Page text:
He saw his viewers not as a generic viewership, but as individuals who could be reached, and he endeavoured to reach people by surprising them and shifting their expectations. In contexts which tend to feature standardised and repetitious forms – the context of the stand-up stage, where comedians tell jokes with punchlines, defining the terms and the moments of laughter; or of the talk show, where celebrities answer questions amiably, tell amusing stories, and promote their latest work – Kaufman sought defamiliarisation, something jarring and unique.
The concept of defamiliarisation comes from Russian Formalism, and considers how poetic language fundamentally differs from the language of everyday use. Kaufman was poetic in his use of language, and more, poetic too in his movements and gestures. He never considered himself a comedian, instead referring to himself as a song-and-dance man; and when incorporating music into his act, he was able to perform musically in a way physically, vocally and emotionally agile. He was Elvis Presley’s favourite Elvis impersonator not because he most resembled Elvis – for a start, he possessed a much slighter physique – or because he well mimicked his vocal mannerisms, but because he understood, felt and could demonstrate the same acute rhythmic sensibility and unfettered, openhearted emotion.
Take the video below, one of Kaufman’s appearances on David Letterman’s show in the early 1980s. Kaufman comes on stage wearing a turban and a sort of diaper, he performs a dance, he manages some press-ups, swallows a sword, evidently having practiced, and then he sticks on a false moustache and performs a pristine and beautiful rendition of the Slim Whitan song ‘Rose Marie’.’
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The Hunger Games: Mockingjay – Part Two
The end of this week meant the worldwide release of the fourth and final installment in The Hunger Games film series. The Hunger Games: Mockingjay – Part Two concludes the narrative of bloody entertainment and creeping revolution in Panem, as Katniss Everdeen steals into the Capitol seeking a decisive showdown with the tyrannical President Snow.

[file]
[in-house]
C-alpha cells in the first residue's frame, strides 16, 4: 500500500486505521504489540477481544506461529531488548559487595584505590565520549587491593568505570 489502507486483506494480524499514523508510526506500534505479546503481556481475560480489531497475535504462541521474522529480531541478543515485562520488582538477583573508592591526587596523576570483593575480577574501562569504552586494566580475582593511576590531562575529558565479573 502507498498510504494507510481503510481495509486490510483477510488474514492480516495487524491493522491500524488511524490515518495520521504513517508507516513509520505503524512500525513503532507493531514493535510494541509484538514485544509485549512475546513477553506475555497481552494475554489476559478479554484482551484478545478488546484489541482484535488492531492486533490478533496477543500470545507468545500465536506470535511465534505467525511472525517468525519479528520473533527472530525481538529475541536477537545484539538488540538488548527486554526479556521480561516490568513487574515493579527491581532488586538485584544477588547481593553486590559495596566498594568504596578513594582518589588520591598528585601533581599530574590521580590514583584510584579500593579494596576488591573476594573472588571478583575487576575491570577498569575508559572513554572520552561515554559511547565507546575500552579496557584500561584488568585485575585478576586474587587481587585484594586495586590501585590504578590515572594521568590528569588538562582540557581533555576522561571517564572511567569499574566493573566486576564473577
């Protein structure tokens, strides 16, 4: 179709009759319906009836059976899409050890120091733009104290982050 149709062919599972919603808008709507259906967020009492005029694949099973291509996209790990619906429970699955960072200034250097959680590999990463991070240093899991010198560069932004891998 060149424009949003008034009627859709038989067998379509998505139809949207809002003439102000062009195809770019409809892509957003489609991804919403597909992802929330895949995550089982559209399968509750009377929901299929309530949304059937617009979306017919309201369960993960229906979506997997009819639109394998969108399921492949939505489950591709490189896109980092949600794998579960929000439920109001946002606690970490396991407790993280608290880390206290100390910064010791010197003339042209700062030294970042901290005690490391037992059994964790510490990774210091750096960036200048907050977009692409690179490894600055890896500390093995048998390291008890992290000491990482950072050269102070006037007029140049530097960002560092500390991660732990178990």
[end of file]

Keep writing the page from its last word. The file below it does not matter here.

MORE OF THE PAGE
Mockingjay – Part Two proves a fitting finale. Though the series has always been more than a match for other epics thanks to its tense and intricately constructed battle sequences, The Hunger Games continues to endure in the quiet moments, depicting lulls in the passage of time and reflective moods which stay true to the pattern of life. There is nothing here that amounts to a plot twist, because everything is rooted in character and amounts to a steady unfolding of logic. Jennifer Lawrence and Josh Hutcherson are again at the centre, portraying one of the most equal relationships on film, while Woody Harrelson and Philip Seymour Hoffman – in his final performance – excel in supporting roles.
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GTA V on the Force Dynamics 401cr Motion Simulator
On Tuesday the Force Dynamics team uploaded the video below, showing off Grand Theft Auto V gameplay experienced via their 401cr motion simulator. It looks like a lot of fun, but more surprising is the inherent humour in violently running over pedestrians.
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Keep x Deakin: The Ramos Deakin
Five years ago Josh Dibb, the quarter of Animal Collective better known as Deakin, collaborated on a pair of shoes with Keep, the Los Angeles vegan apparel company. Now he has designed a second shoe, in the Ramos line of mid-tops. The Ramos Deakin is ‘inspired by our shared love of outdoor gear and utilizes light-weight, water-resistant nylon in a collapsible body, reminiscent of a sleeping bag’. In black with blue and red accents, it features bungee stretch laces and a gum cup sole. Pre-orders for the limited edition shoe will end this coming Wednesday, with pairs set to ship in April.